- Aug 25 2017
If the purpose of privacy is to preserve democracy, then data protection laws must reflect this purpose.
As we celebrate the Supreme Court’s unanimous verdict on privacy being a fundamental right, it is worth exploring the changing technological landscape within which this right will play out.
While a constitutional right to privacy will undoubtedly limit the states intrusive power over individuals, the full potential of this right will only be realised by data protection laws that will govern how private companies collect and use data.
Today, the commodification of data and new manipulative technologies used by companies will exacerbate the challenges to privacy. However, existing information privacy laws are currently unsuitable to tackle this challenge. The judgment will need to reinvigorate a conversation on how today’s data protection models will need to be reconsidered in light of the changing dynamics of information privacy.
Data is a commodity
Since the widespread adoption of the internet, data has come to represent the single most valuable commodity evidenced by the fact that some of the world’s most valuable companies have built their enterprise around the collection and use of data. The Supreme Court acknowledges this reality — finding that today’s world is characterised by “ubiquitous dataveillance”.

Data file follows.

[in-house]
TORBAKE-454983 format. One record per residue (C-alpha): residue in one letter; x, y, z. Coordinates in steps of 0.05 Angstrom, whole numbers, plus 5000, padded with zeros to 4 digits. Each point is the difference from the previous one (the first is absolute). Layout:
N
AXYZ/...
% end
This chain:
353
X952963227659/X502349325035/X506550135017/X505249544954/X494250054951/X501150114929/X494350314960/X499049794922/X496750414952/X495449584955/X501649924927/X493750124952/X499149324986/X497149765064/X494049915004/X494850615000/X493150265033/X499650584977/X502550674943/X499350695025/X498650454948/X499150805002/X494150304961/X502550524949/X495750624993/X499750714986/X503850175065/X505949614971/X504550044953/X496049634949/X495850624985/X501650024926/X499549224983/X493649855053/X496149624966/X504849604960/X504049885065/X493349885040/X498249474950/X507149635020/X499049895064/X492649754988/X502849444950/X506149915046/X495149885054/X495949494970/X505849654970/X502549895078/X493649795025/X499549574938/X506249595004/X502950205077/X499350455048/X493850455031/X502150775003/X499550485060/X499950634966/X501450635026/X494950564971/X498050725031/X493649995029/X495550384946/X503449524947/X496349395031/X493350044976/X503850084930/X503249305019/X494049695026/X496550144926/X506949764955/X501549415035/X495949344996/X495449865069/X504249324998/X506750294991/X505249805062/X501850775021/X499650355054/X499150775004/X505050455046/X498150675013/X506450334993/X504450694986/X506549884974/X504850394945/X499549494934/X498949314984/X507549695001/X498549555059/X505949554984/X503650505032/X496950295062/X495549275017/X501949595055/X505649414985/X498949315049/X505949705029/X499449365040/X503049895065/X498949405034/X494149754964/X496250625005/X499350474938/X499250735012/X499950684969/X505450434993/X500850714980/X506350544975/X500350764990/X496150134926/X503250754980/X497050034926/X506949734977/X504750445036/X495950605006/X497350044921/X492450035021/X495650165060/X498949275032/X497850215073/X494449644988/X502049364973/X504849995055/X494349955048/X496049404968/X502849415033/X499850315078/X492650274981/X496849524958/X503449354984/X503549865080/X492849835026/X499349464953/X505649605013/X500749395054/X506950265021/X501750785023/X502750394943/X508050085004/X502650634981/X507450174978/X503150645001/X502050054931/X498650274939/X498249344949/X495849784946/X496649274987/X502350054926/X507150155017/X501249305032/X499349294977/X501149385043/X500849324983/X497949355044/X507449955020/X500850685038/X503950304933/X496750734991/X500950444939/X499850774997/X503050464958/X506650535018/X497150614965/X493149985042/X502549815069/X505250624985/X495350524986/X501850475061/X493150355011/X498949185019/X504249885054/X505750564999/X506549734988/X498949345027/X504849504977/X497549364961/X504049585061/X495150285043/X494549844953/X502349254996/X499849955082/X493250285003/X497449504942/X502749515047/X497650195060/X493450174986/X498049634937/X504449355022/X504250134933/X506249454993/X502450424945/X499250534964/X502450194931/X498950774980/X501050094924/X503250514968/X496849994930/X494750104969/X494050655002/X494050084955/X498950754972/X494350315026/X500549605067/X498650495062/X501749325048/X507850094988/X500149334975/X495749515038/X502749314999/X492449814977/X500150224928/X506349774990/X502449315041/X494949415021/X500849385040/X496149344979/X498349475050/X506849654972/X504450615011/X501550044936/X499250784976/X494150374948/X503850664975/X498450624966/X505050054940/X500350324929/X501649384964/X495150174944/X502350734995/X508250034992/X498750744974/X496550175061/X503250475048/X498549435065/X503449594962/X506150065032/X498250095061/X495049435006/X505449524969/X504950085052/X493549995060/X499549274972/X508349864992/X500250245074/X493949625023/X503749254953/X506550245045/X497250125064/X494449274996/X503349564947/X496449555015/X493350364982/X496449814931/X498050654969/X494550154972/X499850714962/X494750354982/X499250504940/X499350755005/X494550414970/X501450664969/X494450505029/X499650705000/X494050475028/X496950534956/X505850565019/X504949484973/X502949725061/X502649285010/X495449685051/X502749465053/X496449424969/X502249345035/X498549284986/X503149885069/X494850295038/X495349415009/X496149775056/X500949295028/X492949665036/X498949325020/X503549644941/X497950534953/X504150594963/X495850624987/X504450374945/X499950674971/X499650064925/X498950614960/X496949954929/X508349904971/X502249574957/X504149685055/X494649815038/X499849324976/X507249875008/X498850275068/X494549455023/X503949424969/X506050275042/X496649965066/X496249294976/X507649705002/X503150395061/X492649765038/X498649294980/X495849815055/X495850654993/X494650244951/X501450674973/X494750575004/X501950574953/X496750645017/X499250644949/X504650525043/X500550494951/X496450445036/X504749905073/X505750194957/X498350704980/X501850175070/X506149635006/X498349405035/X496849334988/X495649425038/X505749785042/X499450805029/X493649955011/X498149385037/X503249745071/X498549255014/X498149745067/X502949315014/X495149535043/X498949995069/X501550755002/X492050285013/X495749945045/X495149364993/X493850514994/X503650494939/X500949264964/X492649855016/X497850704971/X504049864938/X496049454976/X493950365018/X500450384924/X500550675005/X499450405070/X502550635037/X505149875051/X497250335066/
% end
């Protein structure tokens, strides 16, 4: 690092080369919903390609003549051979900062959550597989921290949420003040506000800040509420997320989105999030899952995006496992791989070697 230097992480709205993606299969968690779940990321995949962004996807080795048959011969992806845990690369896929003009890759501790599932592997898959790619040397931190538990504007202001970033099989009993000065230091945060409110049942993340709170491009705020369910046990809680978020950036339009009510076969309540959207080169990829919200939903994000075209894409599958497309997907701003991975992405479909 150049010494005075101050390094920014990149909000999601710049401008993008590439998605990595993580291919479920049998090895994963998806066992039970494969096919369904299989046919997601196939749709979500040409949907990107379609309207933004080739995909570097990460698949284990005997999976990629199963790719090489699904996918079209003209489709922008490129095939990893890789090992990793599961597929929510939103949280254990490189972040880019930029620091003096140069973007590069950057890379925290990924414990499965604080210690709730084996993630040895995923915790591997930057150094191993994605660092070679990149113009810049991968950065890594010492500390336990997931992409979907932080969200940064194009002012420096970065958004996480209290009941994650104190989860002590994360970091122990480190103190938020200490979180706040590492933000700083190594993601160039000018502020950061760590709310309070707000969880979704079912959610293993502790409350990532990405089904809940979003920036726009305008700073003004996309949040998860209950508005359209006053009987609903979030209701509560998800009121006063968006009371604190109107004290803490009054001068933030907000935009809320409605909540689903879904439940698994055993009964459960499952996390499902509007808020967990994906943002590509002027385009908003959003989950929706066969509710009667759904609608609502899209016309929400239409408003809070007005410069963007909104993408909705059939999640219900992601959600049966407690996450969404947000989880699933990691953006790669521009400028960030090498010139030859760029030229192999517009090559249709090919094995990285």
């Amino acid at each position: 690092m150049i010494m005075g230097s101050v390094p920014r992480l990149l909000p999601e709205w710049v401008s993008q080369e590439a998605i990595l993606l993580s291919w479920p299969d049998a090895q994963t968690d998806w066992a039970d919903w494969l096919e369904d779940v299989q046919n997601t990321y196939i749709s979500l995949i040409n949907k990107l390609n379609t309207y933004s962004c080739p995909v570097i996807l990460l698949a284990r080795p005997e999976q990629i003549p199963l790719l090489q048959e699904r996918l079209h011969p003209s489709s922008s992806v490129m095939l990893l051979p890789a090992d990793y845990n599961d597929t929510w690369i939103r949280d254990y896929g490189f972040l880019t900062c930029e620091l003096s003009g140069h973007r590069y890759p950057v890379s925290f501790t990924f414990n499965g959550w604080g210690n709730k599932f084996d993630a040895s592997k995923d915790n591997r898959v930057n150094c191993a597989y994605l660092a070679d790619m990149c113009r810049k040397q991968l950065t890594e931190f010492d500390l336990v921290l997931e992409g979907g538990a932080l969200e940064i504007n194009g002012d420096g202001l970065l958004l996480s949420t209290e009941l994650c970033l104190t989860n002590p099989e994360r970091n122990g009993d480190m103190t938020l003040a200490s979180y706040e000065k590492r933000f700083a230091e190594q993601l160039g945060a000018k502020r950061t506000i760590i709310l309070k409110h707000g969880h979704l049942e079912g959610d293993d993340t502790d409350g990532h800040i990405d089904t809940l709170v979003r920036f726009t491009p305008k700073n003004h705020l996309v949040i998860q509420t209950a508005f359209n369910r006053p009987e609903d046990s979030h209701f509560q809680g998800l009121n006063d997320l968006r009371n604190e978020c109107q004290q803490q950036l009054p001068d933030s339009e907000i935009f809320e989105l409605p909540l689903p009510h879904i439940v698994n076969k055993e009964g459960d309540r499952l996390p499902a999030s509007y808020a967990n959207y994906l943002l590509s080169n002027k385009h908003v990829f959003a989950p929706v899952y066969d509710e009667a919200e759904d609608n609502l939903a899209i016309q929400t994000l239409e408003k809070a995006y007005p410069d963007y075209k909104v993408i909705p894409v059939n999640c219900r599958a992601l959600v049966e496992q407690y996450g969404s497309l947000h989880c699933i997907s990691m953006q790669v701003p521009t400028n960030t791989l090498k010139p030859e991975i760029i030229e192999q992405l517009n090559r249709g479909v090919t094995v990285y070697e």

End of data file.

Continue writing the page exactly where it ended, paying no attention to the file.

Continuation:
Earlier, this data would provide personalised advertisements and improve services. Eventually, powerful platforms such as Facebook and Google can use this data to shape our understanding of the world and affect our choices.
Having recognised this risk, the court calls upon the state to enact a stringent data protection law taking into account the principles of consent, notice and purpose limitation enumerated in the A.P. Shah Committee report.
However, critics argue that this model of information privacy self management will only allow data to proliferate further, because personal information is treated as a commodity, capable or being sold and exchanged. In an ‘internet of things’ world, social media, tailored products, innovation, national security and a long list of imperatives for which private information must be exchanged will continuously require this barter, rendering any control meaningless.
Once a sufficient number of people have independently ‘consented’ to exchange personal information in return for services and efficiency, the resulting social structure can no longer sustain a culture of privacy, even for those who withhold consent.